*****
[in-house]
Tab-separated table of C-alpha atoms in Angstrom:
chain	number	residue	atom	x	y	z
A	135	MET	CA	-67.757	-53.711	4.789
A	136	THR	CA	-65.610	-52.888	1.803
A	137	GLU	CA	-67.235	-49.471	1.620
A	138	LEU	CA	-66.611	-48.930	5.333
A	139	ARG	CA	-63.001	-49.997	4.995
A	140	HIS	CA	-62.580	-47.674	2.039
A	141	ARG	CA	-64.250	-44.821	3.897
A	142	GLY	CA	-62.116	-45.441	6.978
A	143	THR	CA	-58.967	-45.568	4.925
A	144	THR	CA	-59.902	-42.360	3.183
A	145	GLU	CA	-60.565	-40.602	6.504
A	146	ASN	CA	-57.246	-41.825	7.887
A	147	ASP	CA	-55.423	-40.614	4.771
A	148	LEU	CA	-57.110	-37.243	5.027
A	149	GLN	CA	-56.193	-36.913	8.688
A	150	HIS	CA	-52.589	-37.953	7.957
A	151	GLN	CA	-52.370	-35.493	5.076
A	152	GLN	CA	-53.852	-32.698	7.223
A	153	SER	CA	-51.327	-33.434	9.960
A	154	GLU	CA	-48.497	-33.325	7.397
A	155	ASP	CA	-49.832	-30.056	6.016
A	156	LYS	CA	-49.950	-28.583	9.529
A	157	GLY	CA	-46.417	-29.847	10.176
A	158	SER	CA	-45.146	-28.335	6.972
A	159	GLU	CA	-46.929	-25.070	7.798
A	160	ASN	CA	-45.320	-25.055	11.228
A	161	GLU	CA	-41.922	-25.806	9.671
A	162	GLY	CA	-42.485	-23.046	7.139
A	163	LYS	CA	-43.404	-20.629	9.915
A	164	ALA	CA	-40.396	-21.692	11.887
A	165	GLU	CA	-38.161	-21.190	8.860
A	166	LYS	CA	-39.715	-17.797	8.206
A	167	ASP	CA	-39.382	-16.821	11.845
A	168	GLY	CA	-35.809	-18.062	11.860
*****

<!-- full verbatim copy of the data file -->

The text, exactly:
[in-house]
Tab-separated table of C-alpha atoms in Angstrom:
chain	number	residue	atom	x	y	z
A	135	MET	CA	-67.757	-53.711	4.789
A	136	THR	CA	-65.610	-52.888	1.803
A	137	GLU	CA	-67.235	-49.471	1.620
A	138	LEU	CA	-66.611	-48.930	5.333
A	139	ARG	CA	-63.001	-49.997	4.995
A	140	HIS	CA	-62.580	-47.674	2.039
A	141	ARG	CA	-64.250	-44.821	3.897
A	142	GLY	CA	-62.116	-45.441	6.978
A	143	THR	CA	-58.967	-45.568	4.925
A	144	THR	CA	-59.902	-42.360	3.183
A	145	GLU	CA	-60.565	-40.602	6.504
A	146	ASN	CA	-57.246	-41.825	7.887
A	147	ASP	CA	-55.423	-40.614	4.771
A	148	LEU	CA	-57.110	-37.243	5.027
A	149	GLN	CA	-56.193	-36.913	8.688
A	150	HIS	CA	-52.589	-37.953	7.957
A	151	GLN	CA	-52.370	-35.493	5.076
A	152	GLN	CA	-53.852	-32.698	7.223
A	153	SER	CA	-51.327	-33.434	9.960
A	154	GLU	CA	-48.497	-33.325	7.397
A	155	ASP	CA	-49.832	-30.056	6.016
A	156	LYS	CA	-49.950	-28.583	9.529
A	157	GLY	CA	-46.417	-29.847	10.176
A	158	SER	CA	-45.146	-28.335	6.972
A	159	GLU	CA	-46.929	-25.070	7.798
A	160	ASN	CA	-45.320	-25.055	11.228
A	161	GLU	CA	-41.922	-25.806	9.671
A	162	GLY	CA	-42.485	-23.046	7.139
A	163	LYS	CA	-43.404	-20.629	9.915
A	164	ALA	CA	-40.396	-21.692	11.887
A	165	GLU	CA	-38.161	-21.190	8.860
A	166	LYS	CA	-39.715	-17.797	8.206
A	167	ASP	CA	-39.382	-16.821	11.845
A	168	GLY	CA	-35.809	-18.062	11.860